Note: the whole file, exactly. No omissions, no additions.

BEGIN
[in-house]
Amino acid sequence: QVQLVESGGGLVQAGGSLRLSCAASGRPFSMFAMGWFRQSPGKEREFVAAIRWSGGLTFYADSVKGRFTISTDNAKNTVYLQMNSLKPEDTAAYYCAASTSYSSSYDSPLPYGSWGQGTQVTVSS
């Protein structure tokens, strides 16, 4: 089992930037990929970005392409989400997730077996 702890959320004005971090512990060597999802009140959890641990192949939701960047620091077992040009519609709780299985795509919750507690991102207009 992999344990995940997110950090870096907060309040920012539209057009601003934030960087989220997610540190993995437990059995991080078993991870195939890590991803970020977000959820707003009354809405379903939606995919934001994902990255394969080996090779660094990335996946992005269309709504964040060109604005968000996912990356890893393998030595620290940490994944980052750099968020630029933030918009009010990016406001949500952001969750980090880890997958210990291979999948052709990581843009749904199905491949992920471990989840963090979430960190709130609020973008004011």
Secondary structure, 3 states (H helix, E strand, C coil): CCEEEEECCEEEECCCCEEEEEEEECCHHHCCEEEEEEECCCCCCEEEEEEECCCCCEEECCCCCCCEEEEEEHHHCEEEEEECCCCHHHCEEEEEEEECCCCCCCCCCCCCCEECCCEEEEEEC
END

[in-house]
Amino acid sequence: QVQLVESGGGLVQAGGSLRLSCAASGRPFSMFAMGWFRQSPGKEREFVAAIRWSGGLTFYADSVKGRFTISTDNAKNTVYLQMNSLKPEDTAAYYCAASTSYSSSYDSPLPYGSWGQGTQVTVSS
């Protein structure tokens, strides 16, 4: 089992930037990929970005392409989400997730077996 702890959320004005971090512990060597999802009140959890641990192949939701960047620091077992040009519609709780299985795509919750507690991102207009 992999344990995940997110950090870096907060309040920012539209057009601003934030960087989220997610540190993995437990059995991080078993991870195939890590991803970020977000959820707003009354809405379903939606995919934001994902990255394969080996090779660094990335996946992005269309709504964040060109604005968000996912990356890893393998030595620290940490994944980052750099968020630029933030918009009010990016406001949500952001969750980090880890997958210990291979999948052709990581843009749904199905491949992920471990989840963090979430960190709130609020973008004011």
Secondary structure, 3 states (H helix, E strand, C coil): CCEEEEECCEEEECCCCEEEEEEEECCHHHCCEEEEEEECCCCCCEEEEEEECCCCCEEECCCCCCCEEEEEEHHHCEEEEEECCCCHHHCEEEEEEEECCCCCCCCCCCCCCEECCCEEEEEEC